This painting, by the Swedish artist August Malmström (c. 1829-1901), was inspired by famous Germanic and Norse legends involving a woman named Aslög (or Aslaug). Her tale is intertwined with the stories of several famous figures. Most notably, Aslög would become a companion of the storied Viking-era adventurer, Ragnar Lodbrok. Yet, long before that future encounter, Aslög was already tied to other celebrated characters—her legendary parents. Aslög’s father was said to have been the Norse dragon-slaying hero, Sigurd (equivalent to the Germanic hero, Siegfried), and her mother was Brynhild, a shield-maiden and alleged Valkyrie. The tragic romance of Sigurd and Brynhild, however, did not last. Both Sigurd and Brynhild married different people and neither parent wanted to bring Aslög along into their new households. Instead, Brynhild tasked her foster father and brother-in-law, Heimir (or Heimer), with the responsibility of looking after Aslög. Heimir agreed to the proposal, and he cared for young Aslög as Brynhild and Sigurd self-destructed.
As the story goes, when Heimir eventually received the sad news that Sigurd and Brynhild were both dead, he assumed that Aslög might be in danger from enemies and opportunists. Therefore, Heimir decided to hide the girl. He was said to have assumed the guise of a traveling musician, and in the wooden body of his musical instrument—a harp—there was a compartment in which little Aslög could fit herself, along with some extra supplies. This was mentioned in the Saga of Ragnar Lodbrok, which stated, “He had a harp made that was so large that he put the girl Aslaug inside it, along with many precious objects of gold and silver. Then he went away and traveled widely throughout the land…” (Saga of Ragnar Lodbrok, chapter 1). Journeying in that peculiar way, Heimir and hidden Aslög fatefully arrived one day on the farm of an old couple named Åke and Grimma (also spelled Aki and Grima). Unfortunately for the travelers, all their time on the road had not been kind to Heimir’s disguise and the harp’s integrity. Åke and Grimma witnessed coins falling out of the harp, and also saw bits of fine clothing bursting through the joints of the wooden instrument. Consumed by greed, the couple decided to murder Heimir and take his treasure for themselves. They attacked the weary traveler with an axe while he slept and ran off to inspect the harp as he lay dying. The Saga of Ragnar Lodbrok described what happened next: “Now they kindled a fire, and the old woman took the harp and tried to open it. She couldn’t get it open in any other way than breaking it, because she didn’t have the skill. But once she got the harp opened up, there she saw a girl-child, and she thought that she had never seen anyone like her” (Saga of Ragnar Lodbrok, chapter 1).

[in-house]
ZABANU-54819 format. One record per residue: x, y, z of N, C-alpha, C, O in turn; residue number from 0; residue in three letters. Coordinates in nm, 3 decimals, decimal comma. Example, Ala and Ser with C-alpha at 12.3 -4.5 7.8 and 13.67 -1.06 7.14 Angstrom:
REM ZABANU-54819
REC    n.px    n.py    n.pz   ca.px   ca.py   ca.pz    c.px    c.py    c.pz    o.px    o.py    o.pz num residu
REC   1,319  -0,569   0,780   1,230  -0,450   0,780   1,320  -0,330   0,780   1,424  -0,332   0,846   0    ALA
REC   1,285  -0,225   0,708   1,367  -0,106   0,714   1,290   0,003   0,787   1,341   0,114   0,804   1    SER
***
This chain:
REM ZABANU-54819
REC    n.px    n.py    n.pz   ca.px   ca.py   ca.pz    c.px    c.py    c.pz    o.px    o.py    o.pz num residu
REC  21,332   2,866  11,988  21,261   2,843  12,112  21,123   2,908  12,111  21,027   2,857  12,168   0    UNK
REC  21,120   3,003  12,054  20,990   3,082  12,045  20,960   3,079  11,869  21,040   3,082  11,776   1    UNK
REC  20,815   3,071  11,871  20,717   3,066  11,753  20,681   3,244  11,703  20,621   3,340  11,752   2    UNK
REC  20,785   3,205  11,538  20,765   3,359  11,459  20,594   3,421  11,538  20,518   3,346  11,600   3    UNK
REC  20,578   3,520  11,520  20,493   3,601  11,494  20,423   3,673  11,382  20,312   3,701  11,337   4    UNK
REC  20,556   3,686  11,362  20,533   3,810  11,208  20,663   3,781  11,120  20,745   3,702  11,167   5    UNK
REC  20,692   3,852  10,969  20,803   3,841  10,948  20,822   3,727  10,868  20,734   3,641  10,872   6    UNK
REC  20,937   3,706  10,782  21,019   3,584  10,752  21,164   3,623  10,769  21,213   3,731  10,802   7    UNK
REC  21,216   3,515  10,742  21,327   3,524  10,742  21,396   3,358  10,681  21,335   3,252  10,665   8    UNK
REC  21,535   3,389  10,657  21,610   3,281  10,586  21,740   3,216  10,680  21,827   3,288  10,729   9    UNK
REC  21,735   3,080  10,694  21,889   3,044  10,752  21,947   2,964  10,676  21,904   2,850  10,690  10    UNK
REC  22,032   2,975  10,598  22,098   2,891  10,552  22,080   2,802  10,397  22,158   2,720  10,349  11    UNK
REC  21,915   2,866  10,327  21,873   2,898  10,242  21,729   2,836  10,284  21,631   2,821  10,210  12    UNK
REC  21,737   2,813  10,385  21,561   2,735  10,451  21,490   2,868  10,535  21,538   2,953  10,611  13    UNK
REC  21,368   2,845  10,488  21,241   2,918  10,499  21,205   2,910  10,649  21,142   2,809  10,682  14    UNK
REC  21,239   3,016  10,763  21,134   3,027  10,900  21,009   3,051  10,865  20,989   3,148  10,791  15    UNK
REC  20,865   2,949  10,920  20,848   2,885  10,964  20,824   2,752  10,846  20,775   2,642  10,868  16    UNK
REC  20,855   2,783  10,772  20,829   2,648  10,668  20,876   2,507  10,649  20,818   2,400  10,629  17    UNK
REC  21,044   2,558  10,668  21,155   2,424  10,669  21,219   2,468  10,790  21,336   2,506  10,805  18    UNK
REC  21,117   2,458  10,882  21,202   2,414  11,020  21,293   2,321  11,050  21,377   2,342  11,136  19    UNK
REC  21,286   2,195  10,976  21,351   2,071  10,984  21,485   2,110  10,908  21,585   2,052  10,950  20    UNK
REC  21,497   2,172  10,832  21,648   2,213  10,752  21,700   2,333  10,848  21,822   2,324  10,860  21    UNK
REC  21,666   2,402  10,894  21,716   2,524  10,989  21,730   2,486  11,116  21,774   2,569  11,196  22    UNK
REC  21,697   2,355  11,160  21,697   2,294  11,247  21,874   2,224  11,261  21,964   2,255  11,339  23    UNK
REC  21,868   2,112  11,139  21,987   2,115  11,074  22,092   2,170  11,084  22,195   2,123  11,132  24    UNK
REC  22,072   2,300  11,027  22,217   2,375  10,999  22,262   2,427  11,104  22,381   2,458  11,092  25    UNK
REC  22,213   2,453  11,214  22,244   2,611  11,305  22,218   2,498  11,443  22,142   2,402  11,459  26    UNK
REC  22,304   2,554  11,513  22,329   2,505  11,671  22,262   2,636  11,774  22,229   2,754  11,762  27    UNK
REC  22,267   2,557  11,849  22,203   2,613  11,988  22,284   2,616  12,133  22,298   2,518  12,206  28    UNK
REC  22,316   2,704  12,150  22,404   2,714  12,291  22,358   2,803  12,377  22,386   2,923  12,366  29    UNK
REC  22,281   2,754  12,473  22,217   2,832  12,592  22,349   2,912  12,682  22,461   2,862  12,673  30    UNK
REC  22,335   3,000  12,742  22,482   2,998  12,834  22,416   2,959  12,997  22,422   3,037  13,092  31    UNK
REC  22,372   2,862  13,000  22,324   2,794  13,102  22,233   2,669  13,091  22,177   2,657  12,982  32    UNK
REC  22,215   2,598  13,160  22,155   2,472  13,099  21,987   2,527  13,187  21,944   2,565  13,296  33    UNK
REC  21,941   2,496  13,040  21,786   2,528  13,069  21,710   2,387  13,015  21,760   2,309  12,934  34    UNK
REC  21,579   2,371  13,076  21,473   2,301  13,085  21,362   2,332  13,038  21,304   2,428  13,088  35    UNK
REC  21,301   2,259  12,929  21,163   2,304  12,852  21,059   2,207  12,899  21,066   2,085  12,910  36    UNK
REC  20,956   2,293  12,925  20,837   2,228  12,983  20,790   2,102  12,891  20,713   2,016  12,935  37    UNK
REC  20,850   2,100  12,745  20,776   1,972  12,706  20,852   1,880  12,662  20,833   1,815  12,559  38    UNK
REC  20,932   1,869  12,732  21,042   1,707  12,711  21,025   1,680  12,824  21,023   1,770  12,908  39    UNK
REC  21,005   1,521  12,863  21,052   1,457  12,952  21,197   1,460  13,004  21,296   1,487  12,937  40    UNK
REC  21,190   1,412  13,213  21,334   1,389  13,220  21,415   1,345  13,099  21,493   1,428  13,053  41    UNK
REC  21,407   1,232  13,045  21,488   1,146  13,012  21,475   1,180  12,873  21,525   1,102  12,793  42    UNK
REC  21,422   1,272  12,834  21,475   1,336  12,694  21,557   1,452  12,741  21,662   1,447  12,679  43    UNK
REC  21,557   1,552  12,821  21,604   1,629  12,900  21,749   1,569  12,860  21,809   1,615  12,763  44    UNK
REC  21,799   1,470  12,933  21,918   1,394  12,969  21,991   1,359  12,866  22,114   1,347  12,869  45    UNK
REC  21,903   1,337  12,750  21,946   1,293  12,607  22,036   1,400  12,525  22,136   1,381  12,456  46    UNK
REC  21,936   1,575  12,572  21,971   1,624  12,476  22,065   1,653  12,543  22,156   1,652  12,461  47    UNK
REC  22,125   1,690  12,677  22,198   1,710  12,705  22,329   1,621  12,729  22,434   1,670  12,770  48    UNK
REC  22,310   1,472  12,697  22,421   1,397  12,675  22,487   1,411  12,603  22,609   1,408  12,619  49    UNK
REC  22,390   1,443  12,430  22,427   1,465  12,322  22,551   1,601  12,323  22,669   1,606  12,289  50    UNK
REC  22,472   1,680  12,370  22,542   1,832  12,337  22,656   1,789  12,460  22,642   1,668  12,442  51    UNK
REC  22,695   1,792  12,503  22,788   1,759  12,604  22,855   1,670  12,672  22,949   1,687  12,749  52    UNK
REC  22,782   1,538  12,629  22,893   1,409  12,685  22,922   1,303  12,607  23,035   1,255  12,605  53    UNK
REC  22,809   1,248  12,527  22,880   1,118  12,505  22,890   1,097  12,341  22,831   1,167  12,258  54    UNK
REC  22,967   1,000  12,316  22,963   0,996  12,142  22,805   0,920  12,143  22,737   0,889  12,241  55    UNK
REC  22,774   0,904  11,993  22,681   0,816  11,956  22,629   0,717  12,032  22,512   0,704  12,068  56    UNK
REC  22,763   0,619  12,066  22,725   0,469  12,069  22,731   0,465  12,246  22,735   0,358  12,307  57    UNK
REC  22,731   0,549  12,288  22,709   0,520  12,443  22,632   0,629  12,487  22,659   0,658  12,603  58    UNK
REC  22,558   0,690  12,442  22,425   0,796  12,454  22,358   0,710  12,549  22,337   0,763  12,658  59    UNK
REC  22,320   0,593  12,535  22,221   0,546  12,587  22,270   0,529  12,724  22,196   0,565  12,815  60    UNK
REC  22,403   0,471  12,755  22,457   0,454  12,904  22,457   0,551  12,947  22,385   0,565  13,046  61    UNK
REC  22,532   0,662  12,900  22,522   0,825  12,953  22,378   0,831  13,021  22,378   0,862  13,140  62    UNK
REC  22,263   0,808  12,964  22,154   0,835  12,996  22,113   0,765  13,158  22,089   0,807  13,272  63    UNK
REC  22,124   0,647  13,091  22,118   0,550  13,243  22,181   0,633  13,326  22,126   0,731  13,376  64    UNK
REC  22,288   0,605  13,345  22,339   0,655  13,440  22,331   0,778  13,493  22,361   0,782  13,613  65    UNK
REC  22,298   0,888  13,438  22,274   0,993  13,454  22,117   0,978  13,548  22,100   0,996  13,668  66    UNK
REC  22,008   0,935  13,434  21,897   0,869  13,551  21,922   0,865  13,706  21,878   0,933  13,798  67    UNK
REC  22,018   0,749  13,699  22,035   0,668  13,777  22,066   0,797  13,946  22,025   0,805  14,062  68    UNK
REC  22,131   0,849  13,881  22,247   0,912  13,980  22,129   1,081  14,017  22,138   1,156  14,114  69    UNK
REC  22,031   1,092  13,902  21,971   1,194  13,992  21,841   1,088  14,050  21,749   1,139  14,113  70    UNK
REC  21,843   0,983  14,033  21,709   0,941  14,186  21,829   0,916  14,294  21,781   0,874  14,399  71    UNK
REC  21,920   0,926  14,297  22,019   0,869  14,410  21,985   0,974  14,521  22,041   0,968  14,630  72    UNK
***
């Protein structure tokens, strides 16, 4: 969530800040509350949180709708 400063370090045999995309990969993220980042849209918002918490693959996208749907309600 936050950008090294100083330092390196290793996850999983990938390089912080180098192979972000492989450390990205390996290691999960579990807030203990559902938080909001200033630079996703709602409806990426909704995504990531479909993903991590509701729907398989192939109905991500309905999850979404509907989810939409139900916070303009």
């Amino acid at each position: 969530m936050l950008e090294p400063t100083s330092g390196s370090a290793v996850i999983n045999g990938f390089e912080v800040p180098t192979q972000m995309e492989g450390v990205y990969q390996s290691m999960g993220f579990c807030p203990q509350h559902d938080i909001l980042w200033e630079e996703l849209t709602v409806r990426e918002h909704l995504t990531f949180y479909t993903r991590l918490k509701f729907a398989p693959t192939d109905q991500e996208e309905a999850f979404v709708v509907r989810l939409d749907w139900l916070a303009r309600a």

Such is the scene that August Malmström re-created in his painting. It is set just after the murder of Heimir, and shows Åke and Grimma breaking into the compartment of the harp, discovering Aslög inside. With nowhere else for the child to go, Aslög ended up living with the murderers, who gave the girl a new name—Kraka. She would remain with the family of criminals for years, until fate finally brought her into contact with the legendary Ragnar Lodbrok.
Written by C. Keith Hansley
- The Sagas of Ragnar Lodbrok, translated by Ben Waggoner. Troth Publications, 2009.
- The Saga of the Volsungs, by an anonymous 13th-century Icelander, translated by Jesse L. Byock. New York: Penguin Classics, 1990, 1999.